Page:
You will receive a Student Aid Report (SAR), which includes a summary of the information you reported on the FAFSA®, your Expected Family Contribution (EFC), and an estimate of the federal financial aid you are eligible to receive.
Review the information you receive carefully and make changes if necessary as outlined on the forms. If income information needs to be updated on the FAFSA, you may be eligible to use the IRS Data Retrieval Tool, which allows you to upload revised tax data directly to the FAFSA.
If the financial aid office needs additional information to calculate an offer, they will contact you directly. This is a routine process called Verification, which may require documentation that supports information you entered on your financial aid forms.
Expected Family Contribution
The Expected Family Contribution (EFC) is used by colleges to determine eligibility for need-based financial aid. It is a calculation of how much a family should be able to contribute toward educational expenses for one academic year based on the parents' and student's income and assets reported on the financial aid applications. For most families, parents' income has the biggest impact on the EFC. The EFC does not necessarily reflect what your family will pay for college costs. It is merely a calculated figure used to determine your eligibility for financial aid.
The Calculation in the EFC Formula:
- Takes into account income and assets of parents and students (other than the portions that are protected by federal predetermined allowances)
- Defines "income" as Adjusted Gross Income (AGI) plus untaxed income such as contributions to retirement, tax-exempt interest, and untaxed distributions from pensions
- Is standard for every college and university in the U.S. A link to the calculation, which is updated each year, can be found on the Federal Student Aid site here. Schools that require the CSS Profile also use an institutional EFC formula to award their own institutional funds, which is not published publicly.
- Defines "assets" as cash, checking and savings accounts, investments, and trusts. The federal formula does not take into account the value of a primary residence, life insurance policies, retirement plans, or family businesses (though the institutional formula might, depending on the school). College savings accounts are an asset of the parent, and families can reference their most recent statements to determine the value of those accounts.
- Does not factor in household bills and personal debt
- Treats parent and student information differently in its calculations (student income and assets are weighed more heavily)
See how much your family may be expected to contribute toward college costs with our EFC Calculator.
If your family has unusually high expenses or income fluctuations that will make it difficult to absorb college costs, contact the college's financial aid office. They may be able to consider your special circumstances when awarding your financial aid.
Cost of Attendance
The Cost of Attendance (COA) can vary significantly from college to college, and includes:
- Tuition and fees
- Room and board
- Estimates for books, supplies, travel, and personal expenses
Don't rule out a college that is a strong academic fit because of its cost. You may be eligible for more financial aid at a college with a higher COA. To find each college's COA, check the admissions, financial aid, or billing section of their website.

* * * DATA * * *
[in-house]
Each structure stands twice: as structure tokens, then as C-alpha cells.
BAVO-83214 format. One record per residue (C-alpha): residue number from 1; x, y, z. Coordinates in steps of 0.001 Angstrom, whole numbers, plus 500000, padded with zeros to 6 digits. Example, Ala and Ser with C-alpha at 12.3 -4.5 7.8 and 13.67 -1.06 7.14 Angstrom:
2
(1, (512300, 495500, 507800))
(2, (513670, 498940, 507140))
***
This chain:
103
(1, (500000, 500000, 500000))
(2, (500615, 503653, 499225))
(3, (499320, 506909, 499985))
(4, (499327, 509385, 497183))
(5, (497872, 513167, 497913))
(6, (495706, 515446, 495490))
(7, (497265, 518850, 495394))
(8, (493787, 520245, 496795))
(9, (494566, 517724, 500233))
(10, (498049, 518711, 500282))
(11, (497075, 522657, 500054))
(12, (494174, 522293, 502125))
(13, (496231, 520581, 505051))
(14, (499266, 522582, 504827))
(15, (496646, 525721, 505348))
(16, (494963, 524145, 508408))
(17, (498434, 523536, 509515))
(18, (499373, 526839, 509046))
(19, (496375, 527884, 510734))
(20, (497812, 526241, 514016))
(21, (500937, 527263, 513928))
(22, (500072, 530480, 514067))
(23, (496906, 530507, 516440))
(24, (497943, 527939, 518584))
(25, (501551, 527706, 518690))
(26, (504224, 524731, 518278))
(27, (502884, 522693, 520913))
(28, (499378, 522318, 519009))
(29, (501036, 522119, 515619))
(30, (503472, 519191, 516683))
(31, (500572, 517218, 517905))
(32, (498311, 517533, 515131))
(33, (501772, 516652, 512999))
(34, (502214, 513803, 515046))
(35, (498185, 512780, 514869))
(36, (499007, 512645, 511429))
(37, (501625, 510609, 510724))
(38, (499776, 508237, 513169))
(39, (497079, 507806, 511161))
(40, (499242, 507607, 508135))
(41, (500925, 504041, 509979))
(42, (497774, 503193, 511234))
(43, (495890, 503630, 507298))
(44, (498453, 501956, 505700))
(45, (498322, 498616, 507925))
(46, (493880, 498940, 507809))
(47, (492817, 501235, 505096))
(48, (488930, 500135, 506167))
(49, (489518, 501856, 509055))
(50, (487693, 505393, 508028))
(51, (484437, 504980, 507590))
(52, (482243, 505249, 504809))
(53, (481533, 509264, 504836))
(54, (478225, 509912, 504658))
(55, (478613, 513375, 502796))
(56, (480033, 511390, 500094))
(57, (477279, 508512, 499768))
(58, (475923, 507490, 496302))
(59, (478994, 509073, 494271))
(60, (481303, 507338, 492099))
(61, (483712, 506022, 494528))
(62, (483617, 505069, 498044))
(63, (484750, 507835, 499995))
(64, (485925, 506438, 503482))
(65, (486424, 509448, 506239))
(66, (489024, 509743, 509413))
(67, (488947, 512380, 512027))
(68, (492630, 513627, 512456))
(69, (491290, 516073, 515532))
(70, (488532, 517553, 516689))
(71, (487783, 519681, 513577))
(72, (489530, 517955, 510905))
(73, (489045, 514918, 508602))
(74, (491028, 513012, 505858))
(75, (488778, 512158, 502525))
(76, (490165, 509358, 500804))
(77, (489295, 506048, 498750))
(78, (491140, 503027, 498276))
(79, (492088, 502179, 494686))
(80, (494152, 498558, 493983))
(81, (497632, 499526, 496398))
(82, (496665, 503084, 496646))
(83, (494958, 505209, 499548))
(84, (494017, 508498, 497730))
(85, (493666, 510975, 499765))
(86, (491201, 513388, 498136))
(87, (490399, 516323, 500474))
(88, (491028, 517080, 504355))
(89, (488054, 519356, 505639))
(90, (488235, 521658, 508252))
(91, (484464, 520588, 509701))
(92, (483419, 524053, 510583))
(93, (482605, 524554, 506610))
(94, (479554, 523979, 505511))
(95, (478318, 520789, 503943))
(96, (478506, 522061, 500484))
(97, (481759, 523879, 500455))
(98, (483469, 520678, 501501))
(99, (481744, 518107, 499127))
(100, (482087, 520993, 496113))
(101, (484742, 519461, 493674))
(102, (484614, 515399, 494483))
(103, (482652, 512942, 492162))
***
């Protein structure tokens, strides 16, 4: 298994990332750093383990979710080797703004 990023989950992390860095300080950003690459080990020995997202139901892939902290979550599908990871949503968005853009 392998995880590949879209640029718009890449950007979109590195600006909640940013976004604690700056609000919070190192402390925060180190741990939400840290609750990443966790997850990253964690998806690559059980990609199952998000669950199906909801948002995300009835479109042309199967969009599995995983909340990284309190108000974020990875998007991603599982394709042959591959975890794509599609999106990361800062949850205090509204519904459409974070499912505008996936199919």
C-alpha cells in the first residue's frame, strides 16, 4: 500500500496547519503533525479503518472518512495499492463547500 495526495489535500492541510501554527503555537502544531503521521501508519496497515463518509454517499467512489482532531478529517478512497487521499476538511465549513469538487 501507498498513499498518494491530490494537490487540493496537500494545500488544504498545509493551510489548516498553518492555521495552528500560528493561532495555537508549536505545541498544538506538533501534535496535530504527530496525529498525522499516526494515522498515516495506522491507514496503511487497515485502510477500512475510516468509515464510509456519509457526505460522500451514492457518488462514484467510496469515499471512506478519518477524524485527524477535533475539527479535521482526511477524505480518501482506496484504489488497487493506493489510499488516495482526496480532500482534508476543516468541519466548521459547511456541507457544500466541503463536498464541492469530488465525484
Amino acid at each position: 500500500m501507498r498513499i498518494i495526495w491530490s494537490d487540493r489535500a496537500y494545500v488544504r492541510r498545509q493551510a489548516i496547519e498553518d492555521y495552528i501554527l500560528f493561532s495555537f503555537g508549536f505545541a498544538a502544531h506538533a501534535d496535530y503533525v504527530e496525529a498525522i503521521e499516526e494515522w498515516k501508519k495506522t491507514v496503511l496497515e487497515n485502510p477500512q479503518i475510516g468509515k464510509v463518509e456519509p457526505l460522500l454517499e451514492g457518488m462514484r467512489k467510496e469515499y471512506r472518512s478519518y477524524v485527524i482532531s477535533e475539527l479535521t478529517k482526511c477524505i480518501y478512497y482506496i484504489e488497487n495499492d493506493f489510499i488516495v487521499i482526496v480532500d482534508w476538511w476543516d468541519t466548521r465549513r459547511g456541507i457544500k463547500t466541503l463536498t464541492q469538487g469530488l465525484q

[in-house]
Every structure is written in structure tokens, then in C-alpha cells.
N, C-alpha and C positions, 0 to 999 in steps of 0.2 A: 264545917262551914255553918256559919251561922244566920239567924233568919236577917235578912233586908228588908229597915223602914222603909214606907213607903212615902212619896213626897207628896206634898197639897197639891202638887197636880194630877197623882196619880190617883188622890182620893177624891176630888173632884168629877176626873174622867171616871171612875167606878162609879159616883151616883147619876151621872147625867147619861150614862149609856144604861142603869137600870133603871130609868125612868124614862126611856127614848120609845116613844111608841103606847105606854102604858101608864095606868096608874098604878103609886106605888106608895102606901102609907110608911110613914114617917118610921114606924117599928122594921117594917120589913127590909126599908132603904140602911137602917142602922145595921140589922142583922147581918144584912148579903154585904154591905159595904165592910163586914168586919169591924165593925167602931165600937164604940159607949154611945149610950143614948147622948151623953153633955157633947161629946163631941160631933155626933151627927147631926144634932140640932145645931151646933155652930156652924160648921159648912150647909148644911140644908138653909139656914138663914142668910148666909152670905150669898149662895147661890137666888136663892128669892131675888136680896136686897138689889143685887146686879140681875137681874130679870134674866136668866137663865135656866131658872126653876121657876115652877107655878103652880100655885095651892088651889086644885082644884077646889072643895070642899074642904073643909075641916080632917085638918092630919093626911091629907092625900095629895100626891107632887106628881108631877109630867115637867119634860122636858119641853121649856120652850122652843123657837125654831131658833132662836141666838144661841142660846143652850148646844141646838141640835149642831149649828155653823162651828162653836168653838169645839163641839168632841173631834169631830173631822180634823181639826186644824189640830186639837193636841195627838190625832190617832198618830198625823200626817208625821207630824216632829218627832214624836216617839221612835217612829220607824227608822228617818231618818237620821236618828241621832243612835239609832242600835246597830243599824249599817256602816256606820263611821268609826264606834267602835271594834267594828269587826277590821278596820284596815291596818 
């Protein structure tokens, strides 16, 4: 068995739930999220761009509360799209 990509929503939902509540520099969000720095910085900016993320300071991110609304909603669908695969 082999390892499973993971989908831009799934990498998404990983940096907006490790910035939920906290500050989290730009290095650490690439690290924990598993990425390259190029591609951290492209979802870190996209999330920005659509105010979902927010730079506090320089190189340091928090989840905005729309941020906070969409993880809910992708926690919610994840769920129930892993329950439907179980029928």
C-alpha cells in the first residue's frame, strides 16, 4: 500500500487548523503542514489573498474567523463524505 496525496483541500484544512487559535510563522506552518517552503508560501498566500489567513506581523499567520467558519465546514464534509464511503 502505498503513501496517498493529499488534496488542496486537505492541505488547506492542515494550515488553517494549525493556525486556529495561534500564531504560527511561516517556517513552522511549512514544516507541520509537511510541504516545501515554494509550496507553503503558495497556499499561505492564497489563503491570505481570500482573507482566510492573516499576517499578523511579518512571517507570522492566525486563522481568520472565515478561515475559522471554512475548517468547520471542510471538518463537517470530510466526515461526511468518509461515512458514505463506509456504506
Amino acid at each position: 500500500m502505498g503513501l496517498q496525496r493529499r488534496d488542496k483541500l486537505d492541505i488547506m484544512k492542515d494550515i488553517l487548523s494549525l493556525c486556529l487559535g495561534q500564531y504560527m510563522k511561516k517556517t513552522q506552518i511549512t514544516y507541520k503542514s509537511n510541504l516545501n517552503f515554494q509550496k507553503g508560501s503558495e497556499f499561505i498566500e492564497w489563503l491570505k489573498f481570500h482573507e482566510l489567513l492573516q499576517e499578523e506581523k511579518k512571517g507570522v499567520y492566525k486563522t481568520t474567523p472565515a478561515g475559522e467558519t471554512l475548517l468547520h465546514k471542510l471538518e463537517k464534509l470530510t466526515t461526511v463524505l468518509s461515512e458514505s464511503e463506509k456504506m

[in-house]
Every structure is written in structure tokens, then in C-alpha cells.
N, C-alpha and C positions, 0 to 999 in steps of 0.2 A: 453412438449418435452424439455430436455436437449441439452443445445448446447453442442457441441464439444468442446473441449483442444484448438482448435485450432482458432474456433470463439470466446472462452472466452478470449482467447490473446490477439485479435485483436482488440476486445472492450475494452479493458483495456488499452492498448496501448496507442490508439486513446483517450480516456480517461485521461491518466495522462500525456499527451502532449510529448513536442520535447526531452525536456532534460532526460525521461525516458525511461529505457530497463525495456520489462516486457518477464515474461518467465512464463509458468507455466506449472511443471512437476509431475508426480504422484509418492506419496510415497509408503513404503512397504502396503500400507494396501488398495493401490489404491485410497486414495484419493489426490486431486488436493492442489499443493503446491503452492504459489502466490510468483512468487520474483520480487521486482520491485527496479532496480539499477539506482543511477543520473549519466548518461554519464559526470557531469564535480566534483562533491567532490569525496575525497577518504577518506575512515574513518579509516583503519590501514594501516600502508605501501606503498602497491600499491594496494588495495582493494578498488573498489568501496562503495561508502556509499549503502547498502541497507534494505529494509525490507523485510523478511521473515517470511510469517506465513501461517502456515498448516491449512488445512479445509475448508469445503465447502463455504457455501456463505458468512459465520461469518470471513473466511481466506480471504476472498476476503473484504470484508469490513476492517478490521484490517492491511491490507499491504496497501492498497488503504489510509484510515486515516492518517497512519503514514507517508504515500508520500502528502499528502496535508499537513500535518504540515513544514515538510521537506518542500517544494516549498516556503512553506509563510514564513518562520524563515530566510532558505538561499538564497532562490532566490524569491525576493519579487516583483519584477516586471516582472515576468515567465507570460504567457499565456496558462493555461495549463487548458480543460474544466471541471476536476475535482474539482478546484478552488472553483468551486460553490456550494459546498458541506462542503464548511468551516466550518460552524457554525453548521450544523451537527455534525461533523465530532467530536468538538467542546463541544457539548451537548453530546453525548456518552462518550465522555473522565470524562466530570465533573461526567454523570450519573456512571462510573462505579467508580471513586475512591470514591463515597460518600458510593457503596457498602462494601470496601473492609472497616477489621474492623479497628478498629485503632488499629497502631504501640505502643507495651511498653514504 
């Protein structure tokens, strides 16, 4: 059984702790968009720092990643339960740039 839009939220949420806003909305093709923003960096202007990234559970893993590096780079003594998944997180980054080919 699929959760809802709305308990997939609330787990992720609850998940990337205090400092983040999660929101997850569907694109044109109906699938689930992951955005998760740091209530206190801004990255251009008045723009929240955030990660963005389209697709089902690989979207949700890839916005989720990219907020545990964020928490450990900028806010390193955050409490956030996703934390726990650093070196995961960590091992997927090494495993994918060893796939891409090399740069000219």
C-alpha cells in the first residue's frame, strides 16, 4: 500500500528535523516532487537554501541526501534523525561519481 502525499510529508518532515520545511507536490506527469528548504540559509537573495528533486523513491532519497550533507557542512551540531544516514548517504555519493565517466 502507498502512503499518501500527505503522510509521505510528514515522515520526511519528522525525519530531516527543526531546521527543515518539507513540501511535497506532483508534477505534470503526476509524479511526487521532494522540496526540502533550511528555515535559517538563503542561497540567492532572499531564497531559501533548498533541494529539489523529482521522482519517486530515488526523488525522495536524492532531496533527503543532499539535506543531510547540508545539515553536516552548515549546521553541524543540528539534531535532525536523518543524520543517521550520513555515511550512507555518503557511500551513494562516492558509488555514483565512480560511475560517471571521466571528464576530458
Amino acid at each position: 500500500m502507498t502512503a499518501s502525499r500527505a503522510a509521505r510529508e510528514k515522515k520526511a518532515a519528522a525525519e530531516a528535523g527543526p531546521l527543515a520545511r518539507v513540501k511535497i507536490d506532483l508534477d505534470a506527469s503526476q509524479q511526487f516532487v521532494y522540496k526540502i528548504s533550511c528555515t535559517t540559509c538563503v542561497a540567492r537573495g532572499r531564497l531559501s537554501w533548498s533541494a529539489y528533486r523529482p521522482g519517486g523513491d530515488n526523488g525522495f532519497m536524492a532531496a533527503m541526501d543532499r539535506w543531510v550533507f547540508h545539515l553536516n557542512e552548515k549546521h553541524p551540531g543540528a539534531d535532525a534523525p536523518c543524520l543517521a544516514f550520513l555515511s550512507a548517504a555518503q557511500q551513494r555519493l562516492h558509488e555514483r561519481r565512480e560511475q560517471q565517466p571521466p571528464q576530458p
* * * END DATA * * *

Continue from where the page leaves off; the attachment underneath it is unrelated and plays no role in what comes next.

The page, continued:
Your Financial Aid Offer
Colleges use standard processes for determining your eligibility for need-based financial aid:
- For federal and state aid, your eligibility is equal to the Cost of Attendance minus your Expected Family Contribution. The more the COA exceeds your EFC, the greater your financial need — and the more aid you are eligible to receive.
- For college-issued financial aid, the school may also consider information from the CSS PROFILE or other supplementary applications.
- Not all colleges will meet the full financial need of your family
Colleges will award you as much financial aid as they can provide, not to exceed your total amount of eligibility. The amount of financial aid that you receive will be affected by the college's funding levels and enrollment goals.
When you receive financial aid offers from colleges — typically in March or April, along with admissions acceptance letters — carefully review them and make sure you understand the types of aid offered. Use our College Cost Calculator to compare the net cost you would need to pay at each school if you were to attend. Contact the financial aid office if you need more information or clarification about their offer, or if your family situation changes. You may want to consider asking these questions for the financial aid office. To see what your financial aid offer may look like, take a look at a sample offer.
Accepting Financial Aid and Enrollment
After you decide which college to attend:
- If you received a financial aid offer from the college you have chosen, follow the instructions on the offer or contact the financial aid office directly to accept your financial aid. When accepting financial aid, keep in mind that you may also accept only part of the offer, decline the offer, or reduce the amount of your loans or work-study by following the directions provided in the offer.
- Send an admissions deposit to the college you have chosen by the school's deadline (usually May 1). This deposit, which can be up to $1,000, will generally be credited to your bill and is usually non-refundable after the deadline.
- Formally withdraw your applications and acceptances from other colleges, and decline their financial aid offers by following the instructions in their offers.
Make a Plan to Pay
Once you commit to a college or university, you should expect to receive your bill for the fall semester in late June or July. Read our details on Paying the College Bill to make sure you're prepared for the process.